[secdir] Security review of draft-ietf-dnsop-onion-tld-00.txt

"Christian Huitema" <huitema@huitema.net> Mon, 20 July 2015 08:09 UTC

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From: Christian Huitema <huitema@huitema.net>
To: 'The IESG' <iesg@ietf.org>, 'secdir' <secdir@ietf.org>, draft-ietf-dnsop-onion-tld.all@tools.ietf.org
Date: Mon, 20 Jul 2015 10:09:52 +0200
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Subject: [secdir] Security review of draft-ietf-dnsop-onion-tld-00.txt
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I have reviewed this document as part of the security directorate's ongoing
effort to review all IETF documents being processed by the IESG.  These
comments were written primarily for the benefit of the security area
directors.  Document editors and WG chairs should treat these comments just
like any other last call comments.

The document proposes to reserve the “.onion” TLD for special use by the TOR
project. The document is short and easy to read, went through the last call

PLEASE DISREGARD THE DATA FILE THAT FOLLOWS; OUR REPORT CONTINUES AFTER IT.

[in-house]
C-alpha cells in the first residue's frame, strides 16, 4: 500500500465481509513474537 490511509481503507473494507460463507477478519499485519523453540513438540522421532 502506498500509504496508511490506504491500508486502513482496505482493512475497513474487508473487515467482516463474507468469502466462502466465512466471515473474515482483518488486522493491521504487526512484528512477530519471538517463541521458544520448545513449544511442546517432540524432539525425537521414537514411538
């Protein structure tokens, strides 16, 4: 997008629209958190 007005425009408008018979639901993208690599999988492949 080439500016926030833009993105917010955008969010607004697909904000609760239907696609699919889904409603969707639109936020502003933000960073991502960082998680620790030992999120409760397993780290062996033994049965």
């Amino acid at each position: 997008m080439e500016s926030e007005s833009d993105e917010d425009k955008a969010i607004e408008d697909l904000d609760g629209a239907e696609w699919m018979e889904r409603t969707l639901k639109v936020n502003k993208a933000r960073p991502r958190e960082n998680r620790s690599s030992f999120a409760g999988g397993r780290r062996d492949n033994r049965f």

process, and is probably ready to publish. I just wish there was a clearer
structure to the security section. 

I am a bit puzzled by the way the security section is written. Since the
purpose of the draft is to reserve the “.onion” TLD, I would expect the
security section to present the security issues mitigated or introduced by
this TLD reservation. As far as I understand, the main security issues come
from client confusion, which could cause “.onion” names to be resolved
through the standard DNS process. A number of bad things happen then, from
simple information disclosure that a client is trying to access a TOR
service, to potential spoofing of secure TOR services. In fact, the main
reason for the registration request is to mitigate these security issues, by
requesting that standard DNS resolvers and servers recognize “.onion”
requests and refuse to forward them.

The security section makes all these points, but it also mixes in a
description of the structure of .onion names and their cryptographic
components. I believe the issues would be easier to understand if the main
body of the document included a short description of the TOR naming process
and name resolution.

The security section also does not explain how the “leakage of names” issue
is mitigated for legacy systems. By definition, these systems have not been
updated and do not perform special treatment of “.onion” names. The TLD
reservation probably helps somewhat, but this is not discussed.

Then, the security section also does not discuss how malicious name
resolvers could be deployed in order to attack the TOR network. For example,
if TOR security relies on DNS servers “black holing” misrouted request to
resolve “.onion” names, what happens if malicious servers replace the
suggested black-holing with some malicious tampering?

-- Christian Huitema